August 4, 2021

Wish you were here: Selena Anderson on the limitations of our current time

A postcard project by American Short Fiction offers writing prompts by Anderson, Jamaica Kincaid, C Pam Zhang and Charlotte Gullick

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Zoom has been a godsend during this era of social distancing, but what about the less de rigueur ways to stay safe and connected? Here’s an old-fangled idea, thanks to the Austin-based literary journal American Short Fiction: postcards. ASF is conducting what they’re calling a Constellation Challenge for the month of November to “strengthen the invisible threads that connect us.”

Participants receive a set of 28 limited-edition postcards through the mail, with a writing prompt emailed each day. Ideas range from writing a postcard to some mythical place to writing a postcard for the loneliest version of you. Address them to others or as a note to self. Either way, you won’t need a Meeting ID to log in.

Each summer, ASF runs a reading series featuring a group of writers who are then honored in the publication’s annual fall showcase. But not this year. “Our event is called The Stars at Night,” says co-editor Rebecca Markovits. “But a constellation is still stars, just distantly connected across space.”

The Constellation Challenge, she explains, is just one more way to work around the limitations of our current time. Four writers were selected to take part in the project, each coming up with seven postcard prompts.

“Our four honorees are a small constellation of sorts as well,” says Markovits. The group includes Austin Community College’s Creative Writing Chair Charlotte Gullick, Texas native Selena Anderson, debut novelist C Pam Zhang, and internationally-acclaimed writer Jamaica Kincaid.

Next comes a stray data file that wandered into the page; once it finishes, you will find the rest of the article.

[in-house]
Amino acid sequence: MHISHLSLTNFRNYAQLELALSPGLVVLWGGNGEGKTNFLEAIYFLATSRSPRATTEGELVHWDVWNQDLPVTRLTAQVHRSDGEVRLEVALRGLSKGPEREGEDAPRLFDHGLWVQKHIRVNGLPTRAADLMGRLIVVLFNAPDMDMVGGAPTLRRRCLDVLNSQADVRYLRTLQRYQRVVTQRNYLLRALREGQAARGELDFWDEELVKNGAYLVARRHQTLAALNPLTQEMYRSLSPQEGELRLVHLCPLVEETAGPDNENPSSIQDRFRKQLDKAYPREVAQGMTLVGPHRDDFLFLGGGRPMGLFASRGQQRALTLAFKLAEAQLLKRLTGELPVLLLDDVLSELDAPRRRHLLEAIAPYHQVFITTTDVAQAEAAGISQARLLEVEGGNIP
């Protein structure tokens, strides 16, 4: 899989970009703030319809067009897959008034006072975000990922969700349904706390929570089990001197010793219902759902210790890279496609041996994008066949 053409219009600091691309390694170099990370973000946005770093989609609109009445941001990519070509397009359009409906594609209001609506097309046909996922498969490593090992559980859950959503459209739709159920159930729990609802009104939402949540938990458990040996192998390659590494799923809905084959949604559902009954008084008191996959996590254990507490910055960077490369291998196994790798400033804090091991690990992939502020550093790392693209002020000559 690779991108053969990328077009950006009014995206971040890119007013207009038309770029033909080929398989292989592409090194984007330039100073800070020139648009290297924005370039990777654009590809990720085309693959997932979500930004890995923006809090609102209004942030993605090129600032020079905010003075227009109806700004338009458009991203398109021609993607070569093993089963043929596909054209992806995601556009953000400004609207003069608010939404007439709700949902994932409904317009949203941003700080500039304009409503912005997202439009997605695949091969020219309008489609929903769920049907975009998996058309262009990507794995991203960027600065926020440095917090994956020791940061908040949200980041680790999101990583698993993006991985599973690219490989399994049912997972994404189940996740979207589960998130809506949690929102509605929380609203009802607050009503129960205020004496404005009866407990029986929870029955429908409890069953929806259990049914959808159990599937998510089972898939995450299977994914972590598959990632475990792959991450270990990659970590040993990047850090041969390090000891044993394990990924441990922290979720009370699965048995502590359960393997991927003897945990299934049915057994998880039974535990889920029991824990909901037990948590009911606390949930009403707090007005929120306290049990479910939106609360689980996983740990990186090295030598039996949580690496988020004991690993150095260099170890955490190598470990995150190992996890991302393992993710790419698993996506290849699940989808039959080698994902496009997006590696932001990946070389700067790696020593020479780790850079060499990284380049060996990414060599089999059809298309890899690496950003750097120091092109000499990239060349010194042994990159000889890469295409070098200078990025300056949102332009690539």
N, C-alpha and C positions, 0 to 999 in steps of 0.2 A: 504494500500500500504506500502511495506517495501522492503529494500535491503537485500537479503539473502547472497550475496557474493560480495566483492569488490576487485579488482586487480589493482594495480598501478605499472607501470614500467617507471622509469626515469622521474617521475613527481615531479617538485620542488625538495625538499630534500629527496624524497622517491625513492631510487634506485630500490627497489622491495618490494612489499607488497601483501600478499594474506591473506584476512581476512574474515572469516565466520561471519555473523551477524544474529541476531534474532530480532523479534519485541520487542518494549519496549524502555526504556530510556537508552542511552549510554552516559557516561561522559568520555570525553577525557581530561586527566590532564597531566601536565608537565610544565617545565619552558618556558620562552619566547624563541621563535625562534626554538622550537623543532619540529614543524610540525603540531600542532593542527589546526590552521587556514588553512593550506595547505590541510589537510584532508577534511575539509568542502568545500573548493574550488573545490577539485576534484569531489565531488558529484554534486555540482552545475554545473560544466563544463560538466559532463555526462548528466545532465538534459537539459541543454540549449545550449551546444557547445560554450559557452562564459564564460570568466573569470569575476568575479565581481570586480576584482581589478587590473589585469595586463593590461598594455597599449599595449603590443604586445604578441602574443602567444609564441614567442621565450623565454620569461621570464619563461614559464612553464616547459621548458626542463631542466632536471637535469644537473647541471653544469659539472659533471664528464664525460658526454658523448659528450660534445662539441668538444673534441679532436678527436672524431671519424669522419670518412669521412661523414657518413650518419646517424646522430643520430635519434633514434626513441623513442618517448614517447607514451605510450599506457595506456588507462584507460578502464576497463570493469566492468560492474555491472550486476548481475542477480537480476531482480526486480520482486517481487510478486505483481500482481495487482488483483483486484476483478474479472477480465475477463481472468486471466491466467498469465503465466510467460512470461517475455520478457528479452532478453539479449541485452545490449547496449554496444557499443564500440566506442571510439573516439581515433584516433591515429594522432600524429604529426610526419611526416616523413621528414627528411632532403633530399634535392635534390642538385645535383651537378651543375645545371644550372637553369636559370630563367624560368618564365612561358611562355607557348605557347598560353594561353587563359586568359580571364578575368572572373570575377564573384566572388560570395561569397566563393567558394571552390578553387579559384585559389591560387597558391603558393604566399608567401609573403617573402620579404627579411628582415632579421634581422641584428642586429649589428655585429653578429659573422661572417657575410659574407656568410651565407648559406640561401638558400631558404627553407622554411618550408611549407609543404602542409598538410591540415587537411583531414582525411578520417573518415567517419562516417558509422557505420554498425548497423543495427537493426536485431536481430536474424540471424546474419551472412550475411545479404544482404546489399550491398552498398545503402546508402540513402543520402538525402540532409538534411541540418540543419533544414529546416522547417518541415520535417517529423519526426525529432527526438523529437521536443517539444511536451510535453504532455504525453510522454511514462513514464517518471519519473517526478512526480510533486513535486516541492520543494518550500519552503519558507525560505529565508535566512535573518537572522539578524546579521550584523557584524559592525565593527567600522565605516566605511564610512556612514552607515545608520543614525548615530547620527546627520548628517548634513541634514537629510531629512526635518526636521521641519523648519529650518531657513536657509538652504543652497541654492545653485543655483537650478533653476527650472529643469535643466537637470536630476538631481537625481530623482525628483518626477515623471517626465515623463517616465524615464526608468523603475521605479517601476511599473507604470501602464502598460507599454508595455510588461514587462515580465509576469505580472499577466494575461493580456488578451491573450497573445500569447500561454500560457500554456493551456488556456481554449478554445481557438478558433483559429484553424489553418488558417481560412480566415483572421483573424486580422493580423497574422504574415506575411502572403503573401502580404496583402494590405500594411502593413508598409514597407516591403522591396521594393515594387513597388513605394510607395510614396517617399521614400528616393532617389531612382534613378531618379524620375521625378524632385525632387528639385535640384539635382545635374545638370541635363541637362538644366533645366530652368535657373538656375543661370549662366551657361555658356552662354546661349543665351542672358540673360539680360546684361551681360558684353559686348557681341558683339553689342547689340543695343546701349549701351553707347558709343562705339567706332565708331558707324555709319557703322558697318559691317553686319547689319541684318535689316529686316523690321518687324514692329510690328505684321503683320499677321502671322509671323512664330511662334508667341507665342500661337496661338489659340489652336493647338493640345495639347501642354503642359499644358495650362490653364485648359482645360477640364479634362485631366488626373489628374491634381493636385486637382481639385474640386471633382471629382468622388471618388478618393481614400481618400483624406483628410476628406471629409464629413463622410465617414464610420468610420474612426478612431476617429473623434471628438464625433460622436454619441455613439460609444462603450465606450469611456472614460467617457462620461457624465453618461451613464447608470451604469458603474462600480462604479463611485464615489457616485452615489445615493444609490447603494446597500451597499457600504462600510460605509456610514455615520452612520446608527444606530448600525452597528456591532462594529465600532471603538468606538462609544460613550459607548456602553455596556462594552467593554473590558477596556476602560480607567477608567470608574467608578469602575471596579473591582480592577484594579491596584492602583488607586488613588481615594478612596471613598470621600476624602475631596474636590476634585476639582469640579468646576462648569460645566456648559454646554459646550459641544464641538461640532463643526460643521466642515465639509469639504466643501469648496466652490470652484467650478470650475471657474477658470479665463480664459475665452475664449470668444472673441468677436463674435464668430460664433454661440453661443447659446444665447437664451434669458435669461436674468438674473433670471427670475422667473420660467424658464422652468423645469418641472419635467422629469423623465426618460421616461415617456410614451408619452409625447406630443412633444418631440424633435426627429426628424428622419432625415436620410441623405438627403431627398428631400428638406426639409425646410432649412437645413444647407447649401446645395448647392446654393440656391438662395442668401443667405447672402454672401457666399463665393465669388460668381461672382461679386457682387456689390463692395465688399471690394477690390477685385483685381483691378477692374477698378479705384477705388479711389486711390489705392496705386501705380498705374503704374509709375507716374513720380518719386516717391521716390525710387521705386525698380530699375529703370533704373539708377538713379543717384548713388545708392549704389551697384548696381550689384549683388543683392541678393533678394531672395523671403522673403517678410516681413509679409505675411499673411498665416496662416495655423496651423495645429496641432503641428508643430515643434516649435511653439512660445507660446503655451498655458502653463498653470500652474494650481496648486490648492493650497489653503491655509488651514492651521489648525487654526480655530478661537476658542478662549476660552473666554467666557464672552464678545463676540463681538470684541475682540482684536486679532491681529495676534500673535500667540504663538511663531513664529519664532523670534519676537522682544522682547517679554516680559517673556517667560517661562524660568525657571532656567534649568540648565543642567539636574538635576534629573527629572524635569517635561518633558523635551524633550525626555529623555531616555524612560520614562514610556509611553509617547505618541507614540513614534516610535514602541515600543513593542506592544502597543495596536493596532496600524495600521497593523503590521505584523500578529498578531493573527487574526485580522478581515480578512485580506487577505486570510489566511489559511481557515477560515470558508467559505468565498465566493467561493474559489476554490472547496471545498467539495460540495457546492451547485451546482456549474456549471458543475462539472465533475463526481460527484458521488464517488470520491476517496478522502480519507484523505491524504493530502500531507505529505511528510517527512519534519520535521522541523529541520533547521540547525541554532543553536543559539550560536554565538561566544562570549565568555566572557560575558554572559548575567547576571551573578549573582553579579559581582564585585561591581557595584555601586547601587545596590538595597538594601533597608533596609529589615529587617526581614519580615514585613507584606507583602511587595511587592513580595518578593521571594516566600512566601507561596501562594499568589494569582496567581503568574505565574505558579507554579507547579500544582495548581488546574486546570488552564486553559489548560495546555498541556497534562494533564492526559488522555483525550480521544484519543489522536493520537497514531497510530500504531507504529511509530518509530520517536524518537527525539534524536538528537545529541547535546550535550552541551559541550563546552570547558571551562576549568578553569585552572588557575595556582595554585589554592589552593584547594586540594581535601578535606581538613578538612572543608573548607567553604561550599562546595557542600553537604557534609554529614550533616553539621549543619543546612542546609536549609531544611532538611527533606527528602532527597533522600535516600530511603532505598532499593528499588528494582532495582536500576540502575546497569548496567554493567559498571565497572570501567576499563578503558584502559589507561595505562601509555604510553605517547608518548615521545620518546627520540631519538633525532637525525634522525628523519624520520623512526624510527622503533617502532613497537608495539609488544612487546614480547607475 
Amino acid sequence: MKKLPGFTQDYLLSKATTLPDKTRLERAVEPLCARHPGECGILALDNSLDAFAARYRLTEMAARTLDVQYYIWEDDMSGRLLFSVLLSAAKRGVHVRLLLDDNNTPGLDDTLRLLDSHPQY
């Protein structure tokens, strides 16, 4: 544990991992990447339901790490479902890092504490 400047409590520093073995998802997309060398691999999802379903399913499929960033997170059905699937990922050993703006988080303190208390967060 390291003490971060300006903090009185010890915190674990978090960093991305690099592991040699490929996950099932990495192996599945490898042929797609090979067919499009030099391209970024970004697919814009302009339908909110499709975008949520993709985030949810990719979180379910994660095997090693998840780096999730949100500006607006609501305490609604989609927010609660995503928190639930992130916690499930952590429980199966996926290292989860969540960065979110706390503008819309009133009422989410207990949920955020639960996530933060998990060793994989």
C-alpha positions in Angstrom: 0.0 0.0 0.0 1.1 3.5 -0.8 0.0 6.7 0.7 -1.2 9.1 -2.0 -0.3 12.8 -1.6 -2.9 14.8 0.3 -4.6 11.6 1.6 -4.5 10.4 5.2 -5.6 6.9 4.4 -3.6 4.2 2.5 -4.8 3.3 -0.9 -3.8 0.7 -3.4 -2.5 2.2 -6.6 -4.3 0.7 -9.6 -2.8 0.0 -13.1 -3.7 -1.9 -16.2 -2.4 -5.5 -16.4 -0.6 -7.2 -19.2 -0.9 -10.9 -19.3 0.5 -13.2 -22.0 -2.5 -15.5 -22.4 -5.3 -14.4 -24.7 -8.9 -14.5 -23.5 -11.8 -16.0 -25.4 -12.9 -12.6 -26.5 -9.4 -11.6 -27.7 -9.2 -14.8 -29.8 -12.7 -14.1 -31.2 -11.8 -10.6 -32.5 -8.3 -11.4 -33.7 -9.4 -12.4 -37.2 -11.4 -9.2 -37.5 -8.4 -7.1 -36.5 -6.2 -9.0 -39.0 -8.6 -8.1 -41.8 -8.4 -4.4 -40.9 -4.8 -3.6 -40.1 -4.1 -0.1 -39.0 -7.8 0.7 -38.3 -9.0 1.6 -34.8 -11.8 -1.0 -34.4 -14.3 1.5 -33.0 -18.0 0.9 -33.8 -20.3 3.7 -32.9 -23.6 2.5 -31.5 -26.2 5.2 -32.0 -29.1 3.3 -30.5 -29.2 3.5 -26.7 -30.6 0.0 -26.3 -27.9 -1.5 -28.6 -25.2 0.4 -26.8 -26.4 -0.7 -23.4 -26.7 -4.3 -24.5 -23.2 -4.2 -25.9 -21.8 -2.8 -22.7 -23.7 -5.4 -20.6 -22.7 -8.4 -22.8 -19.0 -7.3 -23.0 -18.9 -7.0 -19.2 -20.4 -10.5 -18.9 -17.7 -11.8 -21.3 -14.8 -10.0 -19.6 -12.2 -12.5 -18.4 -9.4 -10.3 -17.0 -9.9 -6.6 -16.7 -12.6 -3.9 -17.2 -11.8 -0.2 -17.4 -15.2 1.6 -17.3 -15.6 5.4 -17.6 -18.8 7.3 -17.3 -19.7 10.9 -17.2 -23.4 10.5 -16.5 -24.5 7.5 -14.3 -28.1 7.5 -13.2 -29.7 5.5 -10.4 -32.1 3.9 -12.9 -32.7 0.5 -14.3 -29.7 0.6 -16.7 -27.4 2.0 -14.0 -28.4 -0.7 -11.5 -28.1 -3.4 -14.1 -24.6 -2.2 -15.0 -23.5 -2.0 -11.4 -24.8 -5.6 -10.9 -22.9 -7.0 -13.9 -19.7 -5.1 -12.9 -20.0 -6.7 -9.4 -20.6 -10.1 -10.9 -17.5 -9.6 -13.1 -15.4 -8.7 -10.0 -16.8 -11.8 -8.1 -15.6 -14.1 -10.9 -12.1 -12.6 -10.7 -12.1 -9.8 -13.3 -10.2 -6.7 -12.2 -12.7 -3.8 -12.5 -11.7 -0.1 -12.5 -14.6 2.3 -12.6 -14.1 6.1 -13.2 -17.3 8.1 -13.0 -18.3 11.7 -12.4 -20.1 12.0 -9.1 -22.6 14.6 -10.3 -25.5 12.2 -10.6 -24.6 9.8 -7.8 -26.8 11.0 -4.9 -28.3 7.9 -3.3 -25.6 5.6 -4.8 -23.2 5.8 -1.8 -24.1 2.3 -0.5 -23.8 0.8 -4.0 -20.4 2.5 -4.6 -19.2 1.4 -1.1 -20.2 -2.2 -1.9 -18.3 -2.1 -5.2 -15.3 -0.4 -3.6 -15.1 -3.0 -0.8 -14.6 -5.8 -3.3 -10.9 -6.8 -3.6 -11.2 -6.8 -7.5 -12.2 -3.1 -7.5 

Anderson and I spoke about her involvement, and what she’s been up to in general as a writer (and new mom). Anderson, who grew up in Houston-adjacent Pearland, is an assistant professor of Creative Writing at San Jose State University in California. She received her PhD in Fiction at the University of Houston in 2017, an MFA at Columbia University prior to that, and her BA at the University of Texas at Austin.

Anderson’s work has appeared in numerous publications including Bomb, Fence, Kenyon Review Online, Oxford American. One of her stories will be included in the upcoming AFS issue. She is working on a novel and has recently completed a collection of short stories.

The Rona Jaffe Foundation awarded her a prize in 2019 for fiction stating that Anderson “pushes the boundaries of realism and fantasy, as she explores and interrogates the ideas of race, identity, and Black womanhood in the American South.”

In her short story “Yavush,” which appeared in Bomb issue #145, the narrator describes her soul mate at age 14 as a boy who “dressed like a girl who didn’t really love herself.” Yavush cross-dressed, seduced danger, and kissed her “to shame.” The story is a journey of belonging and not belonging, as they wander out into the woods, where he intends to raise their vibrational level and astrally project.

Anderson writes: “Yavush had been talking like that since his auntie found love on the computer and reneged on her familial obligations. In response, he purchased this dog-eared pamphlet that promised to explain how to overcome his circumstances supernaturally.”

This phrase, overcoming circumstances supernaturally, seems to succinctly articulate a quality that many of Anderson’s characters embody: a sense of magic, possibility, and power, in a world where they feel often powerless.